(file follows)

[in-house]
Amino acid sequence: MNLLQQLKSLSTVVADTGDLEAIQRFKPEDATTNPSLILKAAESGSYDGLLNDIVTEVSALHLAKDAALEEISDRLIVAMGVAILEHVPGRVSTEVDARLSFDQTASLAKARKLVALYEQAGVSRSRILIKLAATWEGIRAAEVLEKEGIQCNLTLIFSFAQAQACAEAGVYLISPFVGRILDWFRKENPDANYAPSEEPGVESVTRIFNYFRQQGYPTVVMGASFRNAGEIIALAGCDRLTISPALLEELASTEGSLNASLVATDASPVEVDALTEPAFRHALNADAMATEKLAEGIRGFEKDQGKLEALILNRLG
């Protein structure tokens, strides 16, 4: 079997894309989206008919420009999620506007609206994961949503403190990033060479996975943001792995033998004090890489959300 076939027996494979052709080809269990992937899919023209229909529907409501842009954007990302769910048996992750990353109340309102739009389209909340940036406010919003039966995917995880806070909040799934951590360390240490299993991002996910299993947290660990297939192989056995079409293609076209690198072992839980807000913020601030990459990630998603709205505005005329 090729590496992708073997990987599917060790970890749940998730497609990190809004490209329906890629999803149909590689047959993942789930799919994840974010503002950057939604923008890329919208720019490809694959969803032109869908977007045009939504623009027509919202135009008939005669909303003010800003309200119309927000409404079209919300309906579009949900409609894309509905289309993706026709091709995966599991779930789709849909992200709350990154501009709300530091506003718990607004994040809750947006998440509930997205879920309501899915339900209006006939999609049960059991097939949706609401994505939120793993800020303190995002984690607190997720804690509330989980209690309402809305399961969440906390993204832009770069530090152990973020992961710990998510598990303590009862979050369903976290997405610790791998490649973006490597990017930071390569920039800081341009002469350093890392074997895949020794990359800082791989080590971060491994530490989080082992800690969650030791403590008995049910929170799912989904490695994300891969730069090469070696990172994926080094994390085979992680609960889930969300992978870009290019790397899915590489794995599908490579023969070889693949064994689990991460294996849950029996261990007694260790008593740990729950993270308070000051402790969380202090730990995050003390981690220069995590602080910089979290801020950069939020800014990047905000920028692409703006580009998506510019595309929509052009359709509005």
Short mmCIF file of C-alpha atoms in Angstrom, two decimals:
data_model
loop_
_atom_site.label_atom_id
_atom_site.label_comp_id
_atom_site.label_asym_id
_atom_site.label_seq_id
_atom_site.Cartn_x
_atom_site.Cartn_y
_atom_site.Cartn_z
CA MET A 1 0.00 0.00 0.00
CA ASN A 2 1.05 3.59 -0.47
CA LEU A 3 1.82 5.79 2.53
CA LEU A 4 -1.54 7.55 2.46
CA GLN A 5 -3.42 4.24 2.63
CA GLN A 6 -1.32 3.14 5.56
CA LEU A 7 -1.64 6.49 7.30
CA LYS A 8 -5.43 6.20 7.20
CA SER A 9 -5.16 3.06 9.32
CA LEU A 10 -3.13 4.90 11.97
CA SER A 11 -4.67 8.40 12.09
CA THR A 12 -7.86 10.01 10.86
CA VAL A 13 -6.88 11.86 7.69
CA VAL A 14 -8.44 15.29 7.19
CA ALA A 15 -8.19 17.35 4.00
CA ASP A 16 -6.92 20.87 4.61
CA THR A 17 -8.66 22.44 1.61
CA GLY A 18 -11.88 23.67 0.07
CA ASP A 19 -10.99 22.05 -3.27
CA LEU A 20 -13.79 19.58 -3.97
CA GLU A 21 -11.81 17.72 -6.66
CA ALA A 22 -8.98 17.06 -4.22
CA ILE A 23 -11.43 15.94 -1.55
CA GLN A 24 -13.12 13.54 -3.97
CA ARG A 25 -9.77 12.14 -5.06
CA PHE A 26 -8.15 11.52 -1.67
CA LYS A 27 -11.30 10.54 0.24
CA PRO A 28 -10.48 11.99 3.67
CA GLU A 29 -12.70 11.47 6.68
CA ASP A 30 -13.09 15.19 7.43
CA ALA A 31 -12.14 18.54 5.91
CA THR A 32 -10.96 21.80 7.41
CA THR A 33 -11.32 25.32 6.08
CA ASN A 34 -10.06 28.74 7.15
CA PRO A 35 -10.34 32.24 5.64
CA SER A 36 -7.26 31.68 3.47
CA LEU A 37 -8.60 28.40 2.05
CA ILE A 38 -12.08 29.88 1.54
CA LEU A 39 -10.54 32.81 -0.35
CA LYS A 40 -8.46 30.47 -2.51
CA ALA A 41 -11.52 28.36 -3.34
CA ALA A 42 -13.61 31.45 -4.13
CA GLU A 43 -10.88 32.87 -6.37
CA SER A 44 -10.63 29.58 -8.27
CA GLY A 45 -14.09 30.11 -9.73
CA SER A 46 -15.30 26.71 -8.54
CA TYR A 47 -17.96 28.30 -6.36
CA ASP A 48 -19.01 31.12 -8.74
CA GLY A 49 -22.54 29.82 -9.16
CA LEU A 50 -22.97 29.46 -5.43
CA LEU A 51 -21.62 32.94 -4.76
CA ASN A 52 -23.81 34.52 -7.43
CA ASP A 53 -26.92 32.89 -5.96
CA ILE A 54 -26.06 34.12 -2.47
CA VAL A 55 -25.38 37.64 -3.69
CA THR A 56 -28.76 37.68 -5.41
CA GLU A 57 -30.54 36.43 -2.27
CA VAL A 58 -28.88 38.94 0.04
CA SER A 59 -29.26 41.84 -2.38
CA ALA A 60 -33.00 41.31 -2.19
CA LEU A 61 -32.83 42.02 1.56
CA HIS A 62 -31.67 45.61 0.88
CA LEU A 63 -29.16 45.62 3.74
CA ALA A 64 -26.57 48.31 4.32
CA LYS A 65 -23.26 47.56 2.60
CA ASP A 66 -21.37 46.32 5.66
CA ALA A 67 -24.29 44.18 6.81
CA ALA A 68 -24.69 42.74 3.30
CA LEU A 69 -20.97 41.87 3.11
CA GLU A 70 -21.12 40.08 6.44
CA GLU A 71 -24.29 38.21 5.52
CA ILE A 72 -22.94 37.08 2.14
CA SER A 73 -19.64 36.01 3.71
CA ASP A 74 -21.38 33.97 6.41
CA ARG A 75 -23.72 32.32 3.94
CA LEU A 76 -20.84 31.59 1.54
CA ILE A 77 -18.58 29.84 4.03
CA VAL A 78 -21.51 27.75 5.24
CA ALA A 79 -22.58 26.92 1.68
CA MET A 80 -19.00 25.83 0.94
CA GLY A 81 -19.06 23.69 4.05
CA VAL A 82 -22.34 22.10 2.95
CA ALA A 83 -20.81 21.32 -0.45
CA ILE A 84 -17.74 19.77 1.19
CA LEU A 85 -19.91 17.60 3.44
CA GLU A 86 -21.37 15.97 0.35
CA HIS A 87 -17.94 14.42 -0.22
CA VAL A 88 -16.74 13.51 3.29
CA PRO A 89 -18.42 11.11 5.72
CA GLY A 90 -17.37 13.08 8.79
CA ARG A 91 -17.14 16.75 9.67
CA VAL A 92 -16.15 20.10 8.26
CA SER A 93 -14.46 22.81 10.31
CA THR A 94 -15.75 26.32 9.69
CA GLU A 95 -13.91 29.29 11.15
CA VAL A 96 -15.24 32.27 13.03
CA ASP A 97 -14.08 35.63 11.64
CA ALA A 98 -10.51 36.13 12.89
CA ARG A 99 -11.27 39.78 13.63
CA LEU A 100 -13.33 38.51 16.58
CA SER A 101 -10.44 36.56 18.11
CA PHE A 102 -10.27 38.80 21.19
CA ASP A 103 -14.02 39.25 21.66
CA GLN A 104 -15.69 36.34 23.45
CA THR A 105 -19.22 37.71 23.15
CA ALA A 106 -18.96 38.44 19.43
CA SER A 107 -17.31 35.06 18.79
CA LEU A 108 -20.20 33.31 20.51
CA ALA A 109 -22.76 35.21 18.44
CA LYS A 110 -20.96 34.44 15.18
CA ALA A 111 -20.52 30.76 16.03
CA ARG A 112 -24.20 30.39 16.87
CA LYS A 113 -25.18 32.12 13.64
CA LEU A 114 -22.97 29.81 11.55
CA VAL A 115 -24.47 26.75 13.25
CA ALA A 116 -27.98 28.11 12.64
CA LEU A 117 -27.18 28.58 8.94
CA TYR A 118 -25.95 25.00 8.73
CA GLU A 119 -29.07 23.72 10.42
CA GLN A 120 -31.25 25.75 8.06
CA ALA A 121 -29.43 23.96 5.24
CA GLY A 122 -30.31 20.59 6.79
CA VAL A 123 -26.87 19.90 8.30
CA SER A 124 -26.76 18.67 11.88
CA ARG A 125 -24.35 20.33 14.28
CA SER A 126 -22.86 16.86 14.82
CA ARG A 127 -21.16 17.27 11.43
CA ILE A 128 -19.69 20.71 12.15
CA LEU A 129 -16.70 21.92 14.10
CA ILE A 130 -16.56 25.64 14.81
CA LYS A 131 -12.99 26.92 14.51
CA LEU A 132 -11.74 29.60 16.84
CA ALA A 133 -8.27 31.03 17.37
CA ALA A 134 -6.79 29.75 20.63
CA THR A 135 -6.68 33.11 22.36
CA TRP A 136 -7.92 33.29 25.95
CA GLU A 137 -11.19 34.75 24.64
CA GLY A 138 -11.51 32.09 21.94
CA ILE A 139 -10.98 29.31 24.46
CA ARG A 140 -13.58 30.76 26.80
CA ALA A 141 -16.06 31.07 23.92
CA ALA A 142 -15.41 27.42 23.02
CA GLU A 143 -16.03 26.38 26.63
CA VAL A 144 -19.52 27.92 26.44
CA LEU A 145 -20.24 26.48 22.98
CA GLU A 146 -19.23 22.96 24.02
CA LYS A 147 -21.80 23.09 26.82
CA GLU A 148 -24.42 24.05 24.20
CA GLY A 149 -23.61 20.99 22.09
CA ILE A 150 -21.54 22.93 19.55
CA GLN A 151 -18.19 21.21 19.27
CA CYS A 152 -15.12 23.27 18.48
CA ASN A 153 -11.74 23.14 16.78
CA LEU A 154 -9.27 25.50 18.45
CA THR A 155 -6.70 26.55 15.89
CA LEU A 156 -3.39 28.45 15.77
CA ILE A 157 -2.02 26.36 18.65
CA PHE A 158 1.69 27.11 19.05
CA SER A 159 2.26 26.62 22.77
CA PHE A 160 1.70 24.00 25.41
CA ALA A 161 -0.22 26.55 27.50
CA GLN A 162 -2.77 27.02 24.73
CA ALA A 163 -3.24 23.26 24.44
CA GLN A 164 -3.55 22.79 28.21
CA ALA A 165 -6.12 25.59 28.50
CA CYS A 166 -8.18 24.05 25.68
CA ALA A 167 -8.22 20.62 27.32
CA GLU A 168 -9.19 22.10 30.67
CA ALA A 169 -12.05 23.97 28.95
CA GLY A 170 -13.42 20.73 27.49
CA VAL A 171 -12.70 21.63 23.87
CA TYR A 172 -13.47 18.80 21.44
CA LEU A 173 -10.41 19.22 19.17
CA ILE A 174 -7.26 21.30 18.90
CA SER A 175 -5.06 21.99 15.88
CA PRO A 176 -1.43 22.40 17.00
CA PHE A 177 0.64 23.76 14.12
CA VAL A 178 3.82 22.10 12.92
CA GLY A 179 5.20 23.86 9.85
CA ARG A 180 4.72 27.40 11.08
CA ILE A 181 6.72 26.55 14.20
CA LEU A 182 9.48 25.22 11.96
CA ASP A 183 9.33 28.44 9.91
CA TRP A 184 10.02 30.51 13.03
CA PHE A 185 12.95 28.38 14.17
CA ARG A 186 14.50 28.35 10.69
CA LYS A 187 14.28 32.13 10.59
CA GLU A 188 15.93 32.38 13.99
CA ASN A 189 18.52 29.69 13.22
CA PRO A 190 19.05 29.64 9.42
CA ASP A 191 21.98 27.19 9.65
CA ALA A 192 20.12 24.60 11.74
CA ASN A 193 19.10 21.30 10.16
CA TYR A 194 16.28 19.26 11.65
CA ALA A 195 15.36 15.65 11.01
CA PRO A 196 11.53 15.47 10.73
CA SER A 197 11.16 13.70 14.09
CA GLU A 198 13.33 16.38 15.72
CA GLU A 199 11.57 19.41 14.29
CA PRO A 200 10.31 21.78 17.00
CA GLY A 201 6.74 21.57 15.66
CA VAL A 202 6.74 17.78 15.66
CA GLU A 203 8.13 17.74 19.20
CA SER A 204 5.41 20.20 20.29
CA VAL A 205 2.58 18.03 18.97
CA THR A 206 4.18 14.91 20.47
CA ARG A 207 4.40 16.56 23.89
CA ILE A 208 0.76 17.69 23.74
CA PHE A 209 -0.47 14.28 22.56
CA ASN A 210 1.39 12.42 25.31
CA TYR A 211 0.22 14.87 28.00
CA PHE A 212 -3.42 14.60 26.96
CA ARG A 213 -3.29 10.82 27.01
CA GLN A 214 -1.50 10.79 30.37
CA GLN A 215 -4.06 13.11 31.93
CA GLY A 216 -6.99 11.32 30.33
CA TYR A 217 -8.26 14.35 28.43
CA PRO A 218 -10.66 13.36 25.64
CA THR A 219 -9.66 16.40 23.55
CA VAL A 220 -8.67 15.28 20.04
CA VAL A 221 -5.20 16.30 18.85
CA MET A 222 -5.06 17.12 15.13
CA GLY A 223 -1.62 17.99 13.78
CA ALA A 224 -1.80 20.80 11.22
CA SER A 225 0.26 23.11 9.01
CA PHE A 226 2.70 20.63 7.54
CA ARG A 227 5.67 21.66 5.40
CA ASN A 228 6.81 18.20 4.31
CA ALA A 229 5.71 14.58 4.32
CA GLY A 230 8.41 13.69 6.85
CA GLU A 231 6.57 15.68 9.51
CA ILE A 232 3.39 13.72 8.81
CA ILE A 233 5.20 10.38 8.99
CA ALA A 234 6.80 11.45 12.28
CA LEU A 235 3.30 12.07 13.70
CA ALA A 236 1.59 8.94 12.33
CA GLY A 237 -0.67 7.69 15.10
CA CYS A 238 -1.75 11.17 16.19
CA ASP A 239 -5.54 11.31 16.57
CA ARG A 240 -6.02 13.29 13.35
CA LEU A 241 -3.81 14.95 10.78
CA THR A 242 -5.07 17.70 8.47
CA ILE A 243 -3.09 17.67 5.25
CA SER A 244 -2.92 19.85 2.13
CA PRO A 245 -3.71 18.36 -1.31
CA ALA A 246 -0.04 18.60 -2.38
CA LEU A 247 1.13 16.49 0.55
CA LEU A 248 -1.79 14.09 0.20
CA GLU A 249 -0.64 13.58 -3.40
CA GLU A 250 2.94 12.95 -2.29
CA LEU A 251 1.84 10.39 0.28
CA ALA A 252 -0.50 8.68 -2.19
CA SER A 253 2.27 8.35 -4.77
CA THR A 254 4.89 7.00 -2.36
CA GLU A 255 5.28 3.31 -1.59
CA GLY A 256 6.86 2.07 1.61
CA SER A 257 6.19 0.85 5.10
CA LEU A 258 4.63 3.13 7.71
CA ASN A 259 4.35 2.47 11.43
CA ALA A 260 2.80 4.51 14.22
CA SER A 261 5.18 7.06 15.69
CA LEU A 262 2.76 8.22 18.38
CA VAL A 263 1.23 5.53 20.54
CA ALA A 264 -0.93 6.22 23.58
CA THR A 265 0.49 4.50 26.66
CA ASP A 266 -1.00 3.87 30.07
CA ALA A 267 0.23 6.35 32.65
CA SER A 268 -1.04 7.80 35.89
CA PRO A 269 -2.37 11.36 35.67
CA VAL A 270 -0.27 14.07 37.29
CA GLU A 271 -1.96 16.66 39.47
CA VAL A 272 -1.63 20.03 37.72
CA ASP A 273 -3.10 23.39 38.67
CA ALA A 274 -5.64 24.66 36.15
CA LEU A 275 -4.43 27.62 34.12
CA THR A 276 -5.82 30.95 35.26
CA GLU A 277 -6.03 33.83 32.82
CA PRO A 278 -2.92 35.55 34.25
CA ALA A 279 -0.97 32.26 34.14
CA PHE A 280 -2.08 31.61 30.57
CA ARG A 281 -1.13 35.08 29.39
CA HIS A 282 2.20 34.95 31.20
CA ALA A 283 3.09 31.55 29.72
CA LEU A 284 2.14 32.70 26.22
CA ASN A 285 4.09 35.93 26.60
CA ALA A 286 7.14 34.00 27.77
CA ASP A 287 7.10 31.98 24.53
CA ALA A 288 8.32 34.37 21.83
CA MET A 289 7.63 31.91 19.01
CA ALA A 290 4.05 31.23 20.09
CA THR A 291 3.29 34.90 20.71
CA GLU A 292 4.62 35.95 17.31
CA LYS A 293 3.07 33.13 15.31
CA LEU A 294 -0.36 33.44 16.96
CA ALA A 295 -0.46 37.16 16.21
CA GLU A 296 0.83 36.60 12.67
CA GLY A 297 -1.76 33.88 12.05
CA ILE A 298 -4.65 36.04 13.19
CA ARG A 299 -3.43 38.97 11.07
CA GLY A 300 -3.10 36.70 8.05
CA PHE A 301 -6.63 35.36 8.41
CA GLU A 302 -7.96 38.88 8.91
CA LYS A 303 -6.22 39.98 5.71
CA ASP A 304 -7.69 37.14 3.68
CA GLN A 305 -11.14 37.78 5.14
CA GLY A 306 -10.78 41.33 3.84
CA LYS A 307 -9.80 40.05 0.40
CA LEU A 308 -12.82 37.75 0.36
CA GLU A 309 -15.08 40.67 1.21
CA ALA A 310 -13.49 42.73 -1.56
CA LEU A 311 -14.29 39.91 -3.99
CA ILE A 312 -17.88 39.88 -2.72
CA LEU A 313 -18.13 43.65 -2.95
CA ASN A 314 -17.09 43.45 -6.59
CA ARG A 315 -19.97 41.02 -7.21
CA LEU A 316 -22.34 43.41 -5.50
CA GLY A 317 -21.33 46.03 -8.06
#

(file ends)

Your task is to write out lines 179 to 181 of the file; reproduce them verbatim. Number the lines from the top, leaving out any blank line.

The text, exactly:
CA CYS A 166 -8.18 24.05 25.68
CA ALA A 167 -8.22 20.62 27.32
CA GLU A 168 -9.19 22.10 30.67